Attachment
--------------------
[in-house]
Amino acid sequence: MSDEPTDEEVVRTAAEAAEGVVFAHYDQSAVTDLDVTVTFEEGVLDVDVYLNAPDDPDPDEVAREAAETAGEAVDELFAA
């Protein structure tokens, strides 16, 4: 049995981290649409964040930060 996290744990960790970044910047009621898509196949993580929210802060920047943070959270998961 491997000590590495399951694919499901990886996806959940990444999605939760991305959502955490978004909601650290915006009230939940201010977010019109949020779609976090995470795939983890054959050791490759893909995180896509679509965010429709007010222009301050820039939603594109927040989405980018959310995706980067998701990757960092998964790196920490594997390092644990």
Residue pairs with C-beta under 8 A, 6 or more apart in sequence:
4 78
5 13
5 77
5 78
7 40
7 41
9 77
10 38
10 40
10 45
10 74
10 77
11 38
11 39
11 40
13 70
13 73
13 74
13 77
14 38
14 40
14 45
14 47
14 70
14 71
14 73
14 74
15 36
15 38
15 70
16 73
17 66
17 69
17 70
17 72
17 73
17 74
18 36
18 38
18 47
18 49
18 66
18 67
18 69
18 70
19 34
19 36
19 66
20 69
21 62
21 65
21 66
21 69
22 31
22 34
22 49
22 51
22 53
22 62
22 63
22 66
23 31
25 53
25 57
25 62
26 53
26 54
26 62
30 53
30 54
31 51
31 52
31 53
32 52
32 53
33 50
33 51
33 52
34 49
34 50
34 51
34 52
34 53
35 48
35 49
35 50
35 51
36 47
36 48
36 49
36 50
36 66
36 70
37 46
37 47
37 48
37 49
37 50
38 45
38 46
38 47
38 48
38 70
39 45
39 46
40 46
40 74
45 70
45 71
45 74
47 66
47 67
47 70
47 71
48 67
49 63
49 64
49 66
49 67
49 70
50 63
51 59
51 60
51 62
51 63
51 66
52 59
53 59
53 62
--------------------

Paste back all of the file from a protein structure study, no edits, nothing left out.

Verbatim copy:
[in-house]
Amino acid sequence: MSDEPTDEEVVRTAAEAAEGVVFAHYDQSAVTDLDVTVTFEEGVLDVDVYLNAPDDPDPDEVAREAAETAGEAVDELFAA
């Protein structure tokens, strides 16, 4: 049995981290649409964040930060 996290744990960790970044910047009621898509196949993580929210802060920047943070959270998961 491997000590590495399951694919499901990886996806959940990444999605939760991305959502955490978004909601650290915006009230939940201010977010019109949020779609976090995470795939983890054959050791490759893909995180896509679509965010429709007010222009301050820039939603594109927040989405980018959310995706980067998701990757960092998964790196920490594997390092644990």
Residue pairs with C-beta under 8 A, 6 or more apart in sequence:
4 78
5 13
5 77
5 78
7 40
7 41
9 77
10 38
10 40
10 45
10 74
10 77
11 38
11 39
11 40
13 70
13 73
13 74
13 77
14 38
14 40
14 45
14 47
14 70
14 71
14 73
14 74
15 36
15 38
15 70
16 73
17 66
17 69
17 70
17 72
17 73
17 74
18 36
18 38
18 47
18 49
18 66
18 67
18 69
18 70
19 34
19 36
19 66
20 69
21 62
21 65
21 66
21 69
22 31
22 34
22 49
22 51
22 53
22 62
22 63
22 66
23 31
25 53
25 57
25 62
26 53
26 54
26 62
30 53
30 54
31 51
31 52
31 53
32 52
32 53
33 50
33 51
33 52
34 49
34 50
34 51
34 52
34 53
35 48
35 49
35 50
35 51
36 47
36 48
36 49
36 50
36 66
36 70
37 46
37 47
37 48
37 49
37 50
38 45
38 46
38 47
38 48
38 70
39 45
39 46
40 46
40 74
45 70
45 71
45 74
47 66
47 67
47 70
47 71
48 67
49 63
49 64
49 66
49 67
49 70
50 63
51 59
51 60
51 62
51 63
51 66
52 59
53 59
53 62